Hard Times

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  • Introduction to Hard Times

    2041 Words  | 9 Pages

    The shortest of Dickens' novels, Hard Times, was also, until quite recently, the least regarded of them. The comedy is savagely and scornfully sardonic, to the virtual exclusion of the humour - that delighted apprehension of and rejoicing in idiosyncrasy and absurdity for their own sakes, which often cuts right across moral considerations and which we normally take for granted in Dickens. Then, too, the novel is curiously skeletal. There are four separate plots, or at least four separate centres

  • Dicken's Hard Times

    1535 Words  | 7 Pages

    Dickens’ Hard Times “Now, what I want is, Facts. Teach these boys and girls nothing but Facts. Facts alone are wanted in life.” (Dickens, 1854, p.1) With these beginning sentences of the novel “Hard Times”, Charles Dickens has made readers doubt whether it is true that facts alone are wanted in life. This question leads to the main theme of the story, fact against fancy, that author has never been written this kind of plot in his other stories before. In fact, Hard Times is considered as "the

  • Charles Dickens ' Hard Times For These Times

    1074 Words  | 5 Pages

    the course without straying from it. If you do, you are considered broken. Yet, what exactly is the point of mindlessly walking the same path as everyone else, only to constantly find yourself memorizing empty facts over and over again? In Hard Times for these Times, Charles Dickens embodies the consequences of an absolutely factual world: blindness, imbalance, and nonfulfillment. Through the convoluted stories of the opposite worlds, Sissy’s journey to becoming a jewel of balance, Louisa’s tragic fight

  • Charles Dickens ' Hard Times

    1494 Words  | 6 Pages

    May 1, 2015 Mr. Johnson Literature Dickens Calls for Desperate Measures in Hard Times “I want to change the world.” How many times is that line heard from small children, aspiring to be someone who achieves their maximum potential? If a child is asked how they might go about doing so they might respond with an answer that involves a superhero or princess who helps people for the greater good. As one grows and adapts to their surrounding society, the art of seeing the big picture including

  • Hard Times Character Analysis

    734 Words  | 3 Pages

    Hard Times by Charles Dickens is a social and moral tale of his normal vein. It takes place in a fictional mining town during the height of the industrial revolution and introduces characters intended to represent the extremes of society during that time. Mr. Gradgrind and his family, as well as his associate Mr. Bounderby and his employee Mrs. Sparsit all represent the no-nonsense upper middle class to upper class of the time (mid-nineteenth century). They were raised in religion with a basis in

  • Hard Times By Charles Dickens

    1502 Words  | 7 Pages

    novel, Hard Times by Charles Dickens, concentrates on the Gradgrind family; of Mr. Thomas Gradgrind, his daughter Louisa, and son Thomas Jr. A major theme of friendship is portrayed in the books through the character of Mr. Gradgrind as he struggles with the idea of friendship between other characters. According to the Nicomachean Ethics, by Aristotle, it explains a detailed account of friendship and what it is to be a friend to others. In comparing the character Mr. Gradgrind in Hard Times, to the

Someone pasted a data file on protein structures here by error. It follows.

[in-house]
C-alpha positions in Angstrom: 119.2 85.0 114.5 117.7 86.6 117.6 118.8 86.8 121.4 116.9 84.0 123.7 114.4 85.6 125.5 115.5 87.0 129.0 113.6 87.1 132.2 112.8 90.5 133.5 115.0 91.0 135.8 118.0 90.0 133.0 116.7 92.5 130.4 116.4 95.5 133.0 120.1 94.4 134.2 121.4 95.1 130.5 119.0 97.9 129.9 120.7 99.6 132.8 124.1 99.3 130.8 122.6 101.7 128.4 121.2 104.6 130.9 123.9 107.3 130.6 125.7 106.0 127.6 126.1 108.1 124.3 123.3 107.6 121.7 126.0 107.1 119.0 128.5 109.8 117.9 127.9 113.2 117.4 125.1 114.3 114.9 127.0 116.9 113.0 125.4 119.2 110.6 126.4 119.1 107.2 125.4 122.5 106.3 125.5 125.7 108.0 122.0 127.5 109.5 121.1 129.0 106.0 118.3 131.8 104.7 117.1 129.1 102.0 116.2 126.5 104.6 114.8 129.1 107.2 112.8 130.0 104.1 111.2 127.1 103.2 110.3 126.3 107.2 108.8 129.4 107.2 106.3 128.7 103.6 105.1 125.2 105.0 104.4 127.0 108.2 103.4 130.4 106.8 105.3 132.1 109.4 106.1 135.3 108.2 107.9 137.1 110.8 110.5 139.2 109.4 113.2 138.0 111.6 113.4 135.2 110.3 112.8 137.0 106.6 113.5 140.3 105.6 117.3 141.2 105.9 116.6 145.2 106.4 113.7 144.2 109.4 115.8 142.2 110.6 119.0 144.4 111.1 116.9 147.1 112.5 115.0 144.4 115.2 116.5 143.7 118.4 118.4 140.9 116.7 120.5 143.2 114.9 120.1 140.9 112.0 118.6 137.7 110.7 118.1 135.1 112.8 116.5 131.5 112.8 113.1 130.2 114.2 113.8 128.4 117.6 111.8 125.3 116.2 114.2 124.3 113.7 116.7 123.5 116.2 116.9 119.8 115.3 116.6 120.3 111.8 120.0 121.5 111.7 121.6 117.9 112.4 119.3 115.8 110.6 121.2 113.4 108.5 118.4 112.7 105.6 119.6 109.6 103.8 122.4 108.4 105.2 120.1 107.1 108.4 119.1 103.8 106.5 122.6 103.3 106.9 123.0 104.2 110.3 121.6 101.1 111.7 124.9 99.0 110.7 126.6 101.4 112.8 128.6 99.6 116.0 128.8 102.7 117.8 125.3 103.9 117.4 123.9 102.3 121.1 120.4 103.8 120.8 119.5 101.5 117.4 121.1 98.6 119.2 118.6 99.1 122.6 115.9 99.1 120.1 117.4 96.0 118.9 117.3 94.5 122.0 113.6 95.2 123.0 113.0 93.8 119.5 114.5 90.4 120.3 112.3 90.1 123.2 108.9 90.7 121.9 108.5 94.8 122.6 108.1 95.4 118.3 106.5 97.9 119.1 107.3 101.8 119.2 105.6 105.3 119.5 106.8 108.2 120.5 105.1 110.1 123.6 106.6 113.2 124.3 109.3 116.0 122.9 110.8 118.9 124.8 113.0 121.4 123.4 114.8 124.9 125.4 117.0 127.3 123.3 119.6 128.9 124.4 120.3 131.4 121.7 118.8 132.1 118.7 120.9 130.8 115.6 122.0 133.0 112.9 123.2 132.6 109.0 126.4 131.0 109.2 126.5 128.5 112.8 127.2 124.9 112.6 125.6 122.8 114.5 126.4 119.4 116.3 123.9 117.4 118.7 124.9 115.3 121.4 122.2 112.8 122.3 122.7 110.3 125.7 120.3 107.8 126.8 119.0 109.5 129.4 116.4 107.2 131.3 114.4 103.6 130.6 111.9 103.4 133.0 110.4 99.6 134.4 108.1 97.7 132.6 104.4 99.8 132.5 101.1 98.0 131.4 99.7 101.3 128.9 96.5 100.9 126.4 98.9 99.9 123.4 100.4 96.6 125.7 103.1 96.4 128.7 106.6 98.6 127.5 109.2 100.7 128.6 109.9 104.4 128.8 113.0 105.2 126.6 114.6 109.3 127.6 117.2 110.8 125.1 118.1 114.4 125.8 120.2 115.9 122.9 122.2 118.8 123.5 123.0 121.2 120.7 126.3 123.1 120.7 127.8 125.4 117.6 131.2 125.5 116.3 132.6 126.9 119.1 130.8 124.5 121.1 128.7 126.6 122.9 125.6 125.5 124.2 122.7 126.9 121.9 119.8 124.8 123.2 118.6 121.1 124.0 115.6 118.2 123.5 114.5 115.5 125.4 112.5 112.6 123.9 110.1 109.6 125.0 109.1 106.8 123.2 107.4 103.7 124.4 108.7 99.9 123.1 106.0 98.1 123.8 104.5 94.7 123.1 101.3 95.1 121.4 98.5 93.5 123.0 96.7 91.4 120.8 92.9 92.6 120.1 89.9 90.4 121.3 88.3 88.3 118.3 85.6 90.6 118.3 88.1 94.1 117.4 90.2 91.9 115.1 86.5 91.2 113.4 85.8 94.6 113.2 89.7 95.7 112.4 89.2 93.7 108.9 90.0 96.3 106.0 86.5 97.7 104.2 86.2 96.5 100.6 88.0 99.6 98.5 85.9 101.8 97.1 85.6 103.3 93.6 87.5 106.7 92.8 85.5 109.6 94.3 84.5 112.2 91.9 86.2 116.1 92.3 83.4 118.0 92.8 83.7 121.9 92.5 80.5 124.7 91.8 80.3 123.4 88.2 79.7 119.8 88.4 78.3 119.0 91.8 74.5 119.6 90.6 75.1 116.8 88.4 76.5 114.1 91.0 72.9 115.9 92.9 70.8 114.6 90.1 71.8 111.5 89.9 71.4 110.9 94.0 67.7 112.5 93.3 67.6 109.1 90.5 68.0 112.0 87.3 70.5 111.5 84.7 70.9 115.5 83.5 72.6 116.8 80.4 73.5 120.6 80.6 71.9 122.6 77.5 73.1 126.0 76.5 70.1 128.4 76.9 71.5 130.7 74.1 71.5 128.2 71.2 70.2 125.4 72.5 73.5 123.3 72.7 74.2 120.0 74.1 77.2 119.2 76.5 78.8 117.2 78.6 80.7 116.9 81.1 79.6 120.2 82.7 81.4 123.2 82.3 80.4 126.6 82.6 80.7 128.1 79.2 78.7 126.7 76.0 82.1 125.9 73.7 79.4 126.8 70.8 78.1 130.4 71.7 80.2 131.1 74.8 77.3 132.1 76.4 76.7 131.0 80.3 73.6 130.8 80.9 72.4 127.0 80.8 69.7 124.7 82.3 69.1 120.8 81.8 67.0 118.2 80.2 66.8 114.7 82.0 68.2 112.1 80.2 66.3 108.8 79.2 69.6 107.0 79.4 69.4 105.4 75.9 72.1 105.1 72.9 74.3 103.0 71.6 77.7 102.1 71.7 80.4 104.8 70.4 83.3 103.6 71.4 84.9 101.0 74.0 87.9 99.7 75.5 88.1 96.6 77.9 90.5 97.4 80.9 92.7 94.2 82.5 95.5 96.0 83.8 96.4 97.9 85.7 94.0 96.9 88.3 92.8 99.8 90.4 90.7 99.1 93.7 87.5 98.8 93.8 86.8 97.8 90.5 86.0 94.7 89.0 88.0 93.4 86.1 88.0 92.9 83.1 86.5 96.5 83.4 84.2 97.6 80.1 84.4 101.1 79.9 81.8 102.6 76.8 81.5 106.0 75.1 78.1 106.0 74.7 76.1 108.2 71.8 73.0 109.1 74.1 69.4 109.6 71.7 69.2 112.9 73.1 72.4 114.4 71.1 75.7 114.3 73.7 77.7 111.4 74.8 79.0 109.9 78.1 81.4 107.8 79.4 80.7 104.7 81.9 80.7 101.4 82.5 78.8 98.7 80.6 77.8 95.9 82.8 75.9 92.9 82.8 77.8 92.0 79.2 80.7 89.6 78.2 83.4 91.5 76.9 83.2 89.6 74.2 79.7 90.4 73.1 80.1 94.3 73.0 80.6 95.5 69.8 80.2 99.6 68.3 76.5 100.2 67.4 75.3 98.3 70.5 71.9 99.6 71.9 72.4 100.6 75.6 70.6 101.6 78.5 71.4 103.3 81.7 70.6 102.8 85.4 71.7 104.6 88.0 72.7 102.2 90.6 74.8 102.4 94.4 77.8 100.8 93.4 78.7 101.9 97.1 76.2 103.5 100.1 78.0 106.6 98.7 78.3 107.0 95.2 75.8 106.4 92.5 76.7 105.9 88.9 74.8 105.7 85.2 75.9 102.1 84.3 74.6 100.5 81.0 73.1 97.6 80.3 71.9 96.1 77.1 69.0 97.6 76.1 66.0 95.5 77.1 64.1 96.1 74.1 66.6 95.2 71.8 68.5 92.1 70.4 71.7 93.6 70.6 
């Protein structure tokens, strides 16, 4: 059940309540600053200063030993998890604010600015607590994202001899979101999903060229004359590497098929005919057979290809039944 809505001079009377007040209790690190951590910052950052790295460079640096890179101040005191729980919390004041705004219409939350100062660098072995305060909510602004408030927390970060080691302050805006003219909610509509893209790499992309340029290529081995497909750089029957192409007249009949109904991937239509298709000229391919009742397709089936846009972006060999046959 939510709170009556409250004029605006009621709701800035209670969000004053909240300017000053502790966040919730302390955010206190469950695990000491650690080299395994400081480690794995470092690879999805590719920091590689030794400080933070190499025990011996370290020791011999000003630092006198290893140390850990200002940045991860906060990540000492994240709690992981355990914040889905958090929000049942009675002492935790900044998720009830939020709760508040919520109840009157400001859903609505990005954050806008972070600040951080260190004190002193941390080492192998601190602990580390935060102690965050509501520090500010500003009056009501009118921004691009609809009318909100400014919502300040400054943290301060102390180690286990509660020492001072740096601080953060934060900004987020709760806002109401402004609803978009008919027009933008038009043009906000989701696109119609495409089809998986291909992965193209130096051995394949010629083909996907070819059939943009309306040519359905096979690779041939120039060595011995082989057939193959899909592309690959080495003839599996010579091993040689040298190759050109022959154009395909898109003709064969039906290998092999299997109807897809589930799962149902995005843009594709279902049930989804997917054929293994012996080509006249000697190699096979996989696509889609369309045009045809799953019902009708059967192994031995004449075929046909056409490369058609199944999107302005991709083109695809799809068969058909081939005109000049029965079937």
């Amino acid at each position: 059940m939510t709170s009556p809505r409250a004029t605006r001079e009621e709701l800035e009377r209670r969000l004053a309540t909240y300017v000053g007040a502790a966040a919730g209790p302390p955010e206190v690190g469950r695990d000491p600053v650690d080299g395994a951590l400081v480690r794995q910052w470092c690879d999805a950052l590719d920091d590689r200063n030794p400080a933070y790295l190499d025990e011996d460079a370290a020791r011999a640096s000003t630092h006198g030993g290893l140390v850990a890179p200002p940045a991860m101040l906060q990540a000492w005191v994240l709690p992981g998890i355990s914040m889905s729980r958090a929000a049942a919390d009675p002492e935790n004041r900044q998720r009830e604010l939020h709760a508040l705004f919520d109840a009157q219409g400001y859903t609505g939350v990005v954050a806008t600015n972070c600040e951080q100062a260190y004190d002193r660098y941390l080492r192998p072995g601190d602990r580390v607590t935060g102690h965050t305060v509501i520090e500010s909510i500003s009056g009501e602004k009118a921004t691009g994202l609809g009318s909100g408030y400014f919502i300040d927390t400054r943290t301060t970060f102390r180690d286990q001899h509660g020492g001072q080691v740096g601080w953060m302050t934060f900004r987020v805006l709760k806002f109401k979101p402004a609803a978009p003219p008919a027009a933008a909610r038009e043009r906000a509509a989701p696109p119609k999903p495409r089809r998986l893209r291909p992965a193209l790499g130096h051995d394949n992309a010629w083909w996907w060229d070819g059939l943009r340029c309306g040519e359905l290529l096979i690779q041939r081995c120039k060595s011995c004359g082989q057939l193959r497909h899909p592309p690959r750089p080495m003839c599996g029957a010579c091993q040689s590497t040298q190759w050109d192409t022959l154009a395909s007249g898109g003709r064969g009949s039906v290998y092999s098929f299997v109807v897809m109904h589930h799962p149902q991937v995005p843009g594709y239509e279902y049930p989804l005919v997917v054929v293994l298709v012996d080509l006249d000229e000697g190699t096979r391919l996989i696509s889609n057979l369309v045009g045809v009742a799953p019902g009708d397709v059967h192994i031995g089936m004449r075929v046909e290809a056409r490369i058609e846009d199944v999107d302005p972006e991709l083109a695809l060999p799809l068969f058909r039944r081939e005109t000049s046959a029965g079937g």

• Hard Times Character Analysis

    807 Words  | 4 Pages

    The novel Hard Times written by renowned author Charles Dickens is a tale that takes place in Coketown, England, during the Industrial Revolution. The book primarily focuses on two distinct classes within the city. The wealthy class, makes up a minority of the population, consisting mostly of unimaginative business owners. While the lower class is made up of workers, whose only reward in life, is death. One of Dicken’s main characters, Thomas Gradgrind Jr. plays an important role, validating the

  • Hard Times and Charles Dickens

    1845 Words  | 8 Pages

    The novel Hard Times by Charles Dickens is a fictitious glimpse into the lives of various classes of English people that live in a town named Coketown during the Industrial Revolution. The general culture of Coketown is one of utilitarianism. The school there is run by a man ready to weigh and measure any parcel of human nature . This man, known as Thomas Gradgrind, is responsible for the extermination of anything fanciful and integration of everything pertinent and factual into the young, pliable

  • Charles Dickens ' Hard Times

    971 Words  | 4 Pages

    In Hard Times, Dickens presents life philosophies of three men that directly contradict each other. James Harthouse sees one’s actions in life as meaningless since life is so short. Mr. Gradgrind emphasizes the importance of fact and discourages fantasy since life is exactly as it was designed to be. Mr. Slearly exhibits that “all work and no play” will make very dull people out of all of us. He also proclaims that one should never look back on one’s life and regret past actions. Dickens is certainly

  • Jonathan Haidt's Hard Times

    1964 Words  | 8 Pages

    In the book Hard Times (1856/1995), by Charles Dickens, the citizens of Coketown are faced with moral situations. The characters have caused emotional harm to others or themselves due to their decisions. Most of the replies to these moral dilemmas are based on how selfish or selfless these characters. They can only choose between the choices that value the other people or value themselves. Two characters that make these decisions are Stephen, a worker at the Hand in Coketown, and Louisa, the daughter

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